Objective 3. Nature and people thrive in cities while delivering solutions for urban challenges and a sustainable ecological footprint

  • Urban Protected Areas: Asia is one of the most rapidly urbanising regions of the world. There is enormous potential to create urban protected areas, and in doing so, to conserve biodiversity, promote the health and wellbeing of urban residents and address issues such as flooding and urban heat effects. The PCA Programme will implement an integrated package of activities to promote urban protected areas, including awareness raising, the translation of the IUCN WCPA Best Practice Guidelines into Asian languages, the organisation of training and capacity building programmes, and the piloting of urban protected areas in selected countries. The PCA Programme will also provide technical support to URBAN (Urban Resilience Building and Nature), an IKI-funded project being implemented by the Thailand Country Programme.

Objective 4. Countries use Nature-based Solutions to scale up effective adaptation to the impacts of climate change and to reach climate mitigation targets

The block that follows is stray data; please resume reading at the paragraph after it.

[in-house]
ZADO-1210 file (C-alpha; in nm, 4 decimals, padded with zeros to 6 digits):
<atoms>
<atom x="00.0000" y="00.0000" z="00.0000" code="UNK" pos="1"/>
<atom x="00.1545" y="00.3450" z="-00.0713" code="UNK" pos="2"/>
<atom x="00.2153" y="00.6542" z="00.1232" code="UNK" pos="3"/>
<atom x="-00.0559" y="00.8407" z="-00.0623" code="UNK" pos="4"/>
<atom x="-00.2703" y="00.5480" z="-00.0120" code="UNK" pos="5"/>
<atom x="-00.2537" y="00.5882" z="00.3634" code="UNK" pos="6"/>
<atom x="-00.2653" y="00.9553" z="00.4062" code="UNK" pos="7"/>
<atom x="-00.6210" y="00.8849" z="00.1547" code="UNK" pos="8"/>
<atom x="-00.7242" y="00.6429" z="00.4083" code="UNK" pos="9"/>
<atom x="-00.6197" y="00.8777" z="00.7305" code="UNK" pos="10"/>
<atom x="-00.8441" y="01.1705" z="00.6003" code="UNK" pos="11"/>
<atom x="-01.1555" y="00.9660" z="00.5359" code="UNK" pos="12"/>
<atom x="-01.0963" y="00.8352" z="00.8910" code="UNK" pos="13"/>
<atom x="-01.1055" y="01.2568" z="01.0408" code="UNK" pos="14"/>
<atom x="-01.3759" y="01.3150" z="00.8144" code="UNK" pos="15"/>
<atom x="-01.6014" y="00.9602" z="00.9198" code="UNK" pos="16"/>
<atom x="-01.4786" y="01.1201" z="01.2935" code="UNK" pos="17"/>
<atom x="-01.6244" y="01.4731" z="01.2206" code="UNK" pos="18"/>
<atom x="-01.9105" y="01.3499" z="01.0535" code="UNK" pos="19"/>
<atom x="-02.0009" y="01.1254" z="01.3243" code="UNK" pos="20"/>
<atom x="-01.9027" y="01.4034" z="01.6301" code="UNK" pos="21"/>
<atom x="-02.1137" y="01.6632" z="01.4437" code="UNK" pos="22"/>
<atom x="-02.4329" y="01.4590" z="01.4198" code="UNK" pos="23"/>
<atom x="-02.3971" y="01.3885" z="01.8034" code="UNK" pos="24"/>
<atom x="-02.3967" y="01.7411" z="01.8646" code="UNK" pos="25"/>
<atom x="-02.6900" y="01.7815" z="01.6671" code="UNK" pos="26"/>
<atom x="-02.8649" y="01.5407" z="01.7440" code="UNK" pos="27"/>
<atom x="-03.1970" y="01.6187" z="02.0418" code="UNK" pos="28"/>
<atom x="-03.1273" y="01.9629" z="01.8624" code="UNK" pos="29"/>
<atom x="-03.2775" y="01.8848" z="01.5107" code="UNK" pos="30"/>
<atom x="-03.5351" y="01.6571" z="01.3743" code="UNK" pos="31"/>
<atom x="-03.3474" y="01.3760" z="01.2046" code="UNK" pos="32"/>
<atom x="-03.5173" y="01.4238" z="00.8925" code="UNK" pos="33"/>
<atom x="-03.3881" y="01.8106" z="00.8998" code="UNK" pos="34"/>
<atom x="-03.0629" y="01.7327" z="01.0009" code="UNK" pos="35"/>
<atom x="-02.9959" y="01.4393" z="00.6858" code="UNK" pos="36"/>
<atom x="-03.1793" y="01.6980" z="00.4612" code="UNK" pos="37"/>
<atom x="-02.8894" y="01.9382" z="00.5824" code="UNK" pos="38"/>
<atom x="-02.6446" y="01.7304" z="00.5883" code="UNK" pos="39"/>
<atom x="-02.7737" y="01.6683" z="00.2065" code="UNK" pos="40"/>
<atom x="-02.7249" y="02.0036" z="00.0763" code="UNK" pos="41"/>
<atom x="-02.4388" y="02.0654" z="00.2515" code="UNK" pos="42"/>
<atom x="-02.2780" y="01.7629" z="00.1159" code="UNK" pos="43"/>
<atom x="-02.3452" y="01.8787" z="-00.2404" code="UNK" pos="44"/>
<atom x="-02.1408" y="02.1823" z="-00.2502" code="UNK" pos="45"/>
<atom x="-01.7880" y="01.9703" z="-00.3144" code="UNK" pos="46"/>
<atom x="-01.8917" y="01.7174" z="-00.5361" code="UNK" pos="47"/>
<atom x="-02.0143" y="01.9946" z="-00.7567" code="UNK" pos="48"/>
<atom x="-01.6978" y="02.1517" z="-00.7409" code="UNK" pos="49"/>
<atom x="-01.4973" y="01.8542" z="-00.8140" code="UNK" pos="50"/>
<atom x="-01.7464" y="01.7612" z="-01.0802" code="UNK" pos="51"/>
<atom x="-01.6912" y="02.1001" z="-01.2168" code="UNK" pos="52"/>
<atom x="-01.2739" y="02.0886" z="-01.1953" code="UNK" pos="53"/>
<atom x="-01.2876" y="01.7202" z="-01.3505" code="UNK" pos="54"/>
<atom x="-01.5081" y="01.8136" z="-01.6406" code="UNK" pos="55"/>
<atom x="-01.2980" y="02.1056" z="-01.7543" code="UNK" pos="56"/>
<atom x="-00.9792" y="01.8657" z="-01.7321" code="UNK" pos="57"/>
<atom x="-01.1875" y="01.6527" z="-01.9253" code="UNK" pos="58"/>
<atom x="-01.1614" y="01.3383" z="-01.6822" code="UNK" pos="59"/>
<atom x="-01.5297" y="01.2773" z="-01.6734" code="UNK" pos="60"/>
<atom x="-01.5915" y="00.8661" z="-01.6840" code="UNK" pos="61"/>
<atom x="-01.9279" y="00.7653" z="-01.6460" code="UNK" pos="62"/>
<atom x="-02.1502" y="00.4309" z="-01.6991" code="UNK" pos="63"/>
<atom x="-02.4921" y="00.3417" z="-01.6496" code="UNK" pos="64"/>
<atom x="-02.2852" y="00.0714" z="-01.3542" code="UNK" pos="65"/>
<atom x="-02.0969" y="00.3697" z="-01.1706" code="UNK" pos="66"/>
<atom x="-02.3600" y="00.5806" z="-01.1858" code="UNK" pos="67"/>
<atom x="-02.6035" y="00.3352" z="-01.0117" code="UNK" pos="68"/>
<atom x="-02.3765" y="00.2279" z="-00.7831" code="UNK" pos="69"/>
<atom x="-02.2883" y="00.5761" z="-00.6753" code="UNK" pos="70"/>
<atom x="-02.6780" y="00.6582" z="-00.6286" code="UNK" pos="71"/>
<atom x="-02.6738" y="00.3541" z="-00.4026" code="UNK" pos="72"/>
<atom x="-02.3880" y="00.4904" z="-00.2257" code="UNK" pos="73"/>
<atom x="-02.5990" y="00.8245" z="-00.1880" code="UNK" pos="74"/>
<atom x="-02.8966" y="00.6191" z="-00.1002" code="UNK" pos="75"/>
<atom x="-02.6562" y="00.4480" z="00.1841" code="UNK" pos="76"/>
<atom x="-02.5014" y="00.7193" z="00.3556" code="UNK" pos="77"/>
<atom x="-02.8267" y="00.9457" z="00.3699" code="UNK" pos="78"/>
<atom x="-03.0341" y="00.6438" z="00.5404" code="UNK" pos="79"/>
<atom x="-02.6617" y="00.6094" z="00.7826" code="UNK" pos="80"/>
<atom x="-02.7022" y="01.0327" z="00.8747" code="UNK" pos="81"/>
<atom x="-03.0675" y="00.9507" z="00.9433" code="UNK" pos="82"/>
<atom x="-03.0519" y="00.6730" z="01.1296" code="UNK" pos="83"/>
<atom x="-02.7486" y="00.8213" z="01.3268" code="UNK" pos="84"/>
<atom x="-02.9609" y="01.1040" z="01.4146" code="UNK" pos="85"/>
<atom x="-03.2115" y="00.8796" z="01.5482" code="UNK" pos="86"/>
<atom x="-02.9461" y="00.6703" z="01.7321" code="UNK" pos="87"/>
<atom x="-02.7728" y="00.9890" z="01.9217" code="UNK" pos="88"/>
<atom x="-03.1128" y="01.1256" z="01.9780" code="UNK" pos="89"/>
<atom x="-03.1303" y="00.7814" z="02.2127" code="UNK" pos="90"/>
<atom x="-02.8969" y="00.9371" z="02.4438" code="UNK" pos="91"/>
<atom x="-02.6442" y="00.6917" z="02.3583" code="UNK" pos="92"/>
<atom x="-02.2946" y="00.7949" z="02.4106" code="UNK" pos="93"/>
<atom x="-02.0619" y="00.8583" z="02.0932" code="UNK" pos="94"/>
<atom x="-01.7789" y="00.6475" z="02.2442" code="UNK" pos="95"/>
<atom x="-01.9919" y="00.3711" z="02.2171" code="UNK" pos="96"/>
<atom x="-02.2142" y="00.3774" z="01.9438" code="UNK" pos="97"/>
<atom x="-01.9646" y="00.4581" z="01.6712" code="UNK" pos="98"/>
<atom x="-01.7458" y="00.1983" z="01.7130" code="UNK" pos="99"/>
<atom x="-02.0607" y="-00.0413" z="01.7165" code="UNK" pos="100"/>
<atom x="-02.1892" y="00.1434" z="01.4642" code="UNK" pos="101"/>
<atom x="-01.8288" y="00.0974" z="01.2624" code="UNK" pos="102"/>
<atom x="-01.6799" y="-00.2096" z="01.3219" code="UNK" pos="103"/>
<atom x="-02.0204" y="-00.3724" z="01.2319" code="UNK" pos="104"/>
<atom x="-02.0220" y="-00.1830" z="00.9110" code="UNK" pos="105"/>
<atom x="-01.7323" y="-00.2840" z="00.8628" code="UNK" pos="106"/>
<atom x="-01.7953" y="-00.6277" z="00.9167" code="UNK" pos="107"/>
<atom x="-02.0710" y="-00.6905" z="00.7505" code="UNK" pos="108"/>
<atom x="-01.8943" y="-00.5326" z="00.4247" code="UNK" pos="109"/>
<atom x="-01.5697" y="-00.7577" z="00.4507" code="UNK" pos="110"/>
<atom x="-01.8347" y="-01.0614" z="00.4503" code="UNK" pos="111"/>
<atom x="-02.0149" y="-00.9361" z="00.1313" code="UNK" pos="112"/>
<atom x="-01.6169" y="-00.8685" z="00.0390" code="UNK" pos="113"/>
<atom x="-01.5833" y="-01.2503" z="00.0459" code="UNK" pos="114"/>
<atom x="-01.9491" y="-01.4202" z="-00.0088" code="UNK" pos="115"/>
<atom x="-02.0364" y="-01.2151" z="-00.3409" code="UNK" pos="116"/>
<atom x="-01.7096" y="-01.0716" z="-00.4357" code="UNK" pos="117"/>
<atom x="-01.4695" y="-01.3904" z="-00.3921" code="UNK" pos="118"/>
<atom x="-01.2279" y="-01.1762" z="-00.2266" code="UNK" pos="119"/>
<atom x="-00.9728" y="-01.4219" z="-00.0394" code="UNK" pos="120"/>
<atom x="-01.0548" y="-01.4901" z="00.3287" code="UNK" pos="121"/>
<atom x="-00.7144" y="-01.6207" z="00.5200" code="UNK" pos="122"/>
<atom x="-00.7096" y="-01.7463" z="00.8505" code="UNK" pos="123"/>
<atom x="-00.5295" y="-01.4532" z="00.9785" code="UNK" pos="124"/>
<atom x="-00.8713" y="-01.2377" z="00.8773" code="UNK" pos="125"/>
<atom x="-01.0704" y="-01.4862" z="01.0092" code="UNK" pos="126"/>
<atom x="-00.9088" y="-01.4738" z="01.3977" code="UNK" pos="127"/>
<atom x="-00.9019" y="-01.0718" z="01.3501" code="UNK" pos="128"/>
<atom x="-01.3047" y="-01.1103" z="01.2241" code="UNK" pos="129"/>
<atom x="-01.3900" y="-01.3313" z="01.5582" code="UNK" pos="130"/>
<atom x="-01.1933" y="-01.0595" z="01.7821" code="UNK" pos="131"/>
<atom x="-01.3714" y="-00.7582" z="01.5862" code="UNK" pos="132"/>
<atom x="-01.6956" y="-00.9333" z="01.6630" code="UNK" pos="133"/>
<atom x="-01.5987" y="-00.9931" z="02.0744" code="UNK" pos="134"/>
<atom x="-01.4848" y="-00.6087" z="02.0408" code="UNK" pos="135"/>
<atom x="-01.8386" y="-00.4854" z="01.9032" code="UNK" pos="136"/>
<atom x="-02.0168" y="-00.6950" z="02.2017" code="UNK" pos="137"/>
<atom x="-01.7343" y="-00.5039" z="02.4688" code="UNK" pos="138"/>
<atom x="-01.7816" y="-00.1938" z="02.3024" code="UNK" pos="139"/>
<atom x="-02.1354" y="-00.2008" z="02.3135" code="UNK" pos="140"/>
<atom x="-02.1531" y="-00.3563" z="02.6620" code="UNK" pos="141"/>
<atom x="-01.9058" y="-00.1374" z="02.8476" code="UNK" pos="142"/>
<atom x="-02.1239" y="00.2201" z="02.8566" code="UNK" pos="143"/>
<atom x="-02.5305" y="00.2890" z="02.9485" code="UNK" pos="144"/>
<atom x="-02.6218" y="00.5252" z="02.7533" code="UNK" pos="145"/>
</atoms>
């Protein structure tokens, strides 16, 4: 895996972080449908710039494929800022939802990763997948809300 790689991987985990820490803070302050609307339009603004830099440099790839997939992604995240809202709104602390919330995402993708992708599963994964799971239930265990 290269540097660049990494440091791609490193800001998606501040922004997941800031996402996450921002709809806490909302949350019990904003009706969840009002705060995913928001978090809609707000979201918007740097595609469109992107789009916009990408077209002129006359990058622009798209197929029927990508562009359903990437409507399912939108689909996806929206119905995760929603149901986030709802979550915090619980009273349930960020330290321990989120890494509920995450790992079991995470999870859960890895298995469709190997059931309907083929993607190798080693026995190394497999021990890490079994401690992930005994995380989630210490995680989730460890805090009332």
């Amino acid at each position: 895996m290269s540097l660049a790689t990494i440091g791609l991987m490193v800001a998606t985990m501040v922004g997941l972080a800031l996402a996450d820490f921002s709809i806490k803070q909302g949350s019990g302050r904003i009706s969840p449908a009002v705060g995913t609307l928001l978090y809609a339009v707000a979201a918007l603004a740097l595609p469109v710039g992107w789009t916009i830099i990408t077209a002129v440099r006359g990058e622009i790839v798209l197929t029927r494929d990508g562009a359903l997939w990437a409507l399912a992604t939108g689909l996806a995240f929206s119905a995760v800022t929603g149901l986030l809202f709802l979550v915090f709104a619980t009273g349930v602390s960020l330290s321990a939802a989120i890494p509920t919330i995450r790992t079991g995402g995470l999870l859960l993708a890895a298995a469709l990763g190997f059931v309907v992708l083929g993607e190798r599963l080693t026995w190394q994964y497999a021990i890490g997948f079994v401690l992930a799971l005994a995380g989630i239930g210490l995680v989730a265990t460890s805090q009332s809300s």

• Protected and Conserved Areas as Nature-based Solutions to Climate Change: Asia is one of the most vulnerable regions in the world to climate change. However, the potential role of protected and conserved areas to contribute to both adaptation and mitigation remains poorly recognised. The PCA programme will work to raise awareness of the way in which protected and conserved areas can serve as Nature-based solutions to climate change. This will include seeking funding for the production of new WCPA Best Practice Guidelines on creating/managing protected areas to maximise their climate mitigation benefits.

As an overarching priority intervention area, the PCA Programme will continue to support the Asia Protected Areas Partnership (APAP): Since its formal establishment in 2014, APAP has grown rapidly and now has a membership of 23 organisations from 17 countries. It has become an increasingly successful regional platform for sharing information among government protected area agencies, promoting best practices and building capacity. In the 2021-2024 period, priority will be accorded to building on these foundations and to strengthening APAP, e.g., by expanding its membership, making greater use of its potential to foster regional collaboration and transboundary conservation, and exploring new initiatives such as a staff exchange/secondment programme.